• Marja Mikkonen
  • Marja Mikkonen

Marja Mikkonen


Viiskulma 16.8.-27.8.2006

“I stuck my hand in the soil. It was cool and immediately dug into the skin under the nails. The petals of the flowers fell onto my palms, I drank water from the well, the grass was newly cut and felt like velvet in the soles. I ran to the peer and pushed the boy down, I don’t remember his name. No, it was another time. I wandered in the wasteland, I imagined a campfire. I had heard about it. I played with my imaginative friend, my lookalike. She was just like me. We never spoke, we didn’t need to. I hit my head with a rock, I wanted to know how much I dare. I lifted the stone high above my head and let go. […] Then later, I was empty.”

-a sample from “Letter to my father”

The solo exhibition “Päivän Hulluus” (=madness of the day) is a part of my graduation work for the Master of Arts degree in the Fine Art Academy of Helsinki. The exhibition consists of photographs, videos and a text entitled “Letter to my father”. The works are loosely connected to each other by the theme of absence: human figures have been cut away from the photographs, the face of my mother have disappeared, the twins never meet, father is dead.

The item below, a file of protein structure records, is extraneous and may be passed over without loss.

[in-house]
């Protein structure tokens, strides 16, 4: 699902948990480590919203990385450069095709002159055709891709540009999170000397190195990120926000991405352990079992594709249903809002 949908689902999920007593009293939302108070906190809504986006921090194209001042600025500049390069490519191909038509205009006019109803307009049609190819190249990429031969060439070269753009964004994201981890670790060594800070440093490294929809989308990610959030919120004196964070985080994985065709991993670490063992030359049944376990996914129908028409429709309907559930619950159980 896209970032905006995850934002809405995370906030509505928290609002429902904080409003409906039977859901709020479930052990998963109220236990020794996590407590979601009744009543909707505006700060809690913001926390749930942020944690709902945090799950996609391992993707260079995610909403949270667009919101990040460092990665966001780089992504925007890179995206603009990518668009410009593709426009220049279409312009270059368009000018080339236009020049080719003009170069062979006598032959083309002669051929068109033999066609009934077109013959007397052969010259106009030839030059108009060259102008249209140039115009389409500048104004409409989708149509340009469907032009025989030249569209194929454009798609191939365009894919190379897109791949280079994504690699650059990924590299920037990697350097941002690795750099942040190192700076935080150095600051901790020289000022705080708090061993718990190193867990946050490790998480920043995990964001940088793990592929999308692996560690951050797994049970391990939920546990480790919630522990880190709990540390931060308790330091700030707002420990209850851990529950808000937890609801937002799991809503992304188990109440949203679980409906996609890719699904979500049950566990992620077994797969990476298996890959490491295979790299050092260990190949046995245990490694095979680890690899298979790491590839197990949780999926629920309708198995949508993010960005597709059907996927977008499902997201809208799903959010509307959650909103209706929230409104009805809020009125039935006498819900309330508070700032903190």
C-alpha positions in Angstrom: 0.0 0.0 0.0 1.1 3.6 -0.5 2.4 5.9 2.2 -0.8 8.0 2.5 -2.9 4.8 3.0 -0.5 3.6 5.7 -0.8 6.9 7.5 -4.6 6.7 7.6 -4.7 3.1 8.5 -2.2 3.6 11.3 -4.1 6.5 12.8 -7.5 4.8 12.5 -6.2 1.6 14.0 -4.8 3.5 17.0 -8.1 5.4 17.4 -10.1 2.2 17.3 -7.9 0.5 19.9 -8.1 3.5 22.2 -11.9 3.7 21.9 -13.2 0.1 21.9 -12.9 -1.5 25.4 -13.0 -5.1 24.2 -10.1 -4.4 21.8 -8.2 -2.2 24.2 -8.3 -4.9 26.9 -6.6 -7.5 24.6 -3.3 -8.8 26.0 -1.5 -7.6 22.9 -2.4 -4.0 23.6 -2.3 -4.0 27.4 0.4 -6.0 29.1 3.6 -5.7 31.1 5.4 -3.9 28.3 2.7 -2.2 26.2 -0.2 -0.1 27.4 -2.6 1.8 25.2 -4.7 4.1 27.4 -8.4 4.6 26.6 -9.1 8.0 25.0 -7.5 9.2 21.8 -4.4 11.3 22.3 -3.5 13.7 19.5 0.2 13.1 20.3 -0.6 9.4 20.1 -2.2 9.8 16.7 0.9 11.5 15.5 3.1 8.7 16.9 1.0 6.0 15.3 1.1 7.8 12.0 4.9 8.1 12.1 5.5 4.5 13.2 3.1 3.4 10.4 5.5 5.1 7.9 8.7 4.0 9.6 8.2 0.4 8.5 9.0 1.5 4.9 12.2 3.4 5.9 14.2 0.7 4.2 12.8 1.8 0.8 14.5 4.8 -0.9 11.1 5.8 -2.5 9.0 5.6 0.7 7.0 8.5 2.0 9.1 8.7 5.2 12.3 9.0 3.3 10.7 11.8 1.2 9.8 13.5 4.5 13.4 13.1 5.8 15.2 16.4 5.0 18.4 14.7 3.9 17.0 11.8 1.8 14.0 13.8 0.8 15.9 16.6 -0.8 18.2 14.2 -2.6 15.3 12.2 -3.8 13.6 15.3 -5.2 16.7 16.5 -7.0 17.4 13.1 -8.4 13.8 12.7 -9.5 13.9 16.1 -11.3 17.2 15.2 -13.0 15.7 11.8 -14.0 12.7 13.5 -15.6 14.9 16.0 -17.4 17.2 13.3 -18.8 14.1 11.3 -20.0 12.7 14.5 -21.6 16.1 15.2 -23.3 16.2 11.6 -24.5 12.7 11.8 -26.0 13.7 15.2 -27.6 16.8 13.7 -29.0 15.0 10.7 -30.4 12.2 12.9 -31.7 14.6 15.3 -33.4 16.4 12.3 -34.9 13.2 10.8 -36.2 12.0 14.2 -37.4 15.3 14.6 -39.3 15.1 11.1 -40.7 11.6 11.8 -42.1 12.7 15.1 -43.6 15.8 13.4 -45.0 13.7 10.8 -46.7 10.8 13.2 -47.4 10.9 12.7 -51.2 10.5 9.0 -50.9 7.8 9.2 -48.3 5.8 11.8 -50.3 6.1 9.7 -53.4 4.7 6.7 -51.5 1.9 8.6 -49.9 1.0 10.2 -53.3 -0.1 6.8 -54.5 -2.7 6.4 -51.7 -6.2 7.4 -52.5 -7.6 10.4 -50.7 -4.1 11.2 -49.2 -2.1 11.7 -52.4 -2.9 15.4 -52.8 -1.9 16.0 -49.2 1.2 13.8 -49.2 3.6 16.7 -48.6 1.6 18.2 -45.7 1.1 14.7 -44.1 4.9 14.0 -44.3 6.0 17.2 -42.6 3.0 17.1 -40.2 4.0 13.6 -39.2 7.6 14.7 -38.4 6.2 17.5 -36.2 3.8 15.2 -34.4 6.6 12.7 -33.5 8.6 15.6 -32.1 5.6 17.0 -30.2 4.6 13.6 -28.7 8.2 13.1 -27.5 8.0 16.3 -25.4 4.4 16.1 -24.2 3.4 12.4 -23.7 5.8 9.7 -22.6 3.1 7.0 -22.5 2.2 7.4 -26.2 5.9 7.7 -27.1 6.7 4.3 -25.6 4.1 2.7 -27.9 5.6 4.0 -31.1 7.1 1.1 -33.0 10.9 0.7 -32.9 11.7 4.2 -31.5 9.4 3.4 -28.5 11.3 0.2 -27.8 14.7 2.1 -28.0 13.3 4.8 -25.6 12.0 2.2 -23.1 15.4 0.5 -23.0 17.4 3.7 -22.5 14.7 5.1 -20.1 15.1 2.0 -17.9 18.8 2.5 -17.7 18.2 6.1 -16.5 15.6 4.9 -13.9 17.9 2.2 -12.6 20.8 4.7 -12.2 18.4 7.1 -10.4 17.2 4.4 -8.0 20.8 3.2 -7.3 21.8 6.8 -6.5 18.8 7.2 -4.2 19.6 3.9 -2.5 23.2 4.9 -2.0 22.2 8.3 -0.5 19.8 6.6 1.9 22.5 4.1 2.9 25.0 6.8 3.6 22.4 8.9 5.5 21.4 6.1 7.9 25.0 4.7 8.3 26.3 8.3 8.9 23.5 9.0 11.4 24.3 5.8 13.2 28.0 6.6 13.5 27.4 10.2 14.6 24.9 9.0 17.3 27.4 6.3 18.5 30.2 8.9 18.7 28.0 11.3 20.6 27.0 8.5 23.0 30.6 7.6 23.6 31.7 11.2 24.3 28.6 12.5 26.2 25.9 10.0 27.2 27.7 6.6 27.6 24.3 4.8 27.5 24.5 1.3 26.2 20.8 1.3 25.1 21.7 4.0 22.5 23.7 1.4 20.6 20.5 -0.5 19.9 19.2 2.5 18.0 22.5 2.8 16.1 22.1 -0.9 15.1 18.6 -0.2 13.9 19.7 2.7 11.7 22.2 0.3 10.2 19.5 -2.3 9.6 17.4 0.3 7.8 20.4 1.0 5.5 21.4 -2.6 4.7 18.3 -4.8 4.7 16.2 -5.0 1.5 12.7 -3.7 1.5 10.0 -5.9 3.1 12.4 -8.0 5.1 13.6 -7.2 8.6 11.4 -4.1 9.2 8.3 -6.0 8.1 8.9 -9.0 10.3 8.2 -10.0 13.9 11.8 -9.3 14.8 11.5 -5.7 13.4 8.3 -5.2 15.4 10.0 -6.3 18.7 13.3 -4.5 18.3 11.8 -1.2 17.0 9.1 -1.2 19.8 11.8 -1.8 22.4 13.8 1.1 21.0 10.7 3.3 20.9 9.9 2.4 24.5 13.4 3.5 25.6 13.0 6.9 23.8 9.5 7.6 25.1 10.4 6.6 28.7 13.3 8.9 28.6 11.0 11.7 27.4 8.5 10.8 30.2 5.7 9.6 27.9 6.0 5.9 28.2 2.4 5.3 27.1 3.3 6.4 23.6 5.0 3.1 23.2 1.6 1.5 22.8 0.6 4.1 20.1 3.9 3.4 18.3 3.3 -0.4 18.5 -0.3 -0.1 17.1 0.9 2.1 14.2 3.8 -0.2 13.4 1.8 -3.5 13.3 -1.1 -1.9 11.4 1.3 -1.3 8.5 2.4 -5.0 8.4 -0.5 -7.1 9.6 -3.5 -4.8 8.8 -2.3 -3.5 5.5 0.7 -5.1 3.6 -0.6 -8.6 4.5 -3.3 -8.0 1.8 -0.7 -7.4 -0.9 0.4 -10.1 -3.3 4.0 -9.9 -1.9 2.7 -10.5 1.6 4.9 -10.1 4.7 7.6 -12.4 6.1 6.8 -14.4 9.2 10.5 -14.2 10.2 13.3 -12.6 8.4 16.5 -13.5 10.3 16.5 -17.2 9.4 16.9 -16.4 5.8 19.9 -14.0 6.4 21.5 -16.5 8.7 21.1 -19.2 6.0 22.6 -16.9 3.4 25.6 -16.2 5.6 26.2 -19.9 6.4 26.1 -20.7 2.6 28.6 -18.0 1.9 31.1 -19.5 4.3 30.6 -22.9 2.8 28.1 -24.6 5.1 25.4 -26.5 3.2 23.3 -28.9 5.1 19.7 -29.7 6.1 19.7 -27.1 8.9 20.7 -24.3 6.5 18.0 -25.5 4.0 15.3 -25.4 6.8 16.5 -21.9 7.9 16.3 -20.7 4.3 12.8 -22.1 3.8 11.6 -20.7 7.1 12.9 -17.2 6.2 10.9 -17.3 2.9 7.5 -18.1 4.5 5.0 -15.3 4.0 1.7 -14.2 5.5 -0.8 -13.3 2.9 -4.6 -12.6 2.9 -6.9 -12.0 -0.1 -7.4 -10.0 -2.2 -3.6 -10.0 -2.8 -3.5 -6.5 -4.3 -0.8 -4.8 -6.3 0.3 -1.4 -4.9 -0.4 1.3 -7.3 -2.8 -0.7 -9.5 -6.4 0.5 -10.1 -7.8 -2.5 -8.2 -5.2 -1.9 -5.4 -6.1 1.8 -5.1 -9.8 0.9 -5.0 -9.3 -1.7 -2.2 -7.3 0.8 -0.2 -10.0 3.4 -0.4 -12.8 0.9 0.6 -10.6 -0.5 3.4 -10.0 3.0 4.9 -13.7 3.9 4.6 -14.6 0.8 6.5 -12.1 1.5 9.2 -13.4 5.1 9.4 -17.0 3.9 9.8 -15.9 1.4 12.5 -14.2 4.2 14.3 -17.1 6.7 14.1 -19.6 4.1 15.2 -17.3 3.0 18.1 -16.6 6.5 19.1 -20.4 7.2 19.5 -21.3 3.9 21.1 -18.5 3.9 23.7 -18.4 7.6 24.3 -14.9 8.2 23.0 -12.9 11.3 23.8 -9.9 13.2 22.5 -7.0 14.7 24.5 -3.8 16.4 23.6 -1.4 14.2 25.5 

“Päivän Hulluus” (original “La folie du jour”) is also the name of a book by Maurice Blanchot. My exhibition is not an illustration of his text and does not refer to it directly. Blanchot’s book is a report of illness, in which the vision of character is wounded. The story is broken and scattered. However, in the midst of the chaos the subject of the story also notices sudden joy and happiness.

Even though the name of Blanchot’s book ended up being the title of my exhibition half by accident, some similarities and links can be found. My story does not offer a whole, logically developing report to fill the holes of the images. It is rather a frame or a way to read, by whose aid the works can be looked at. In addition, my own attitude towards “madness”, be it the mundane usage of the word or a reference to a mental disorder, is not about an admiration towards a romantic idea of the creative craziness. Madness is not only nocturnal, mysterious and desirable. It is irritating, maniac, slackening and obstructing. Actually, the works in the exhibition do not deal with madness, but rather a condition after crisis, the impossibility of remembering, and the emptiness which is filled with imagination and dreams.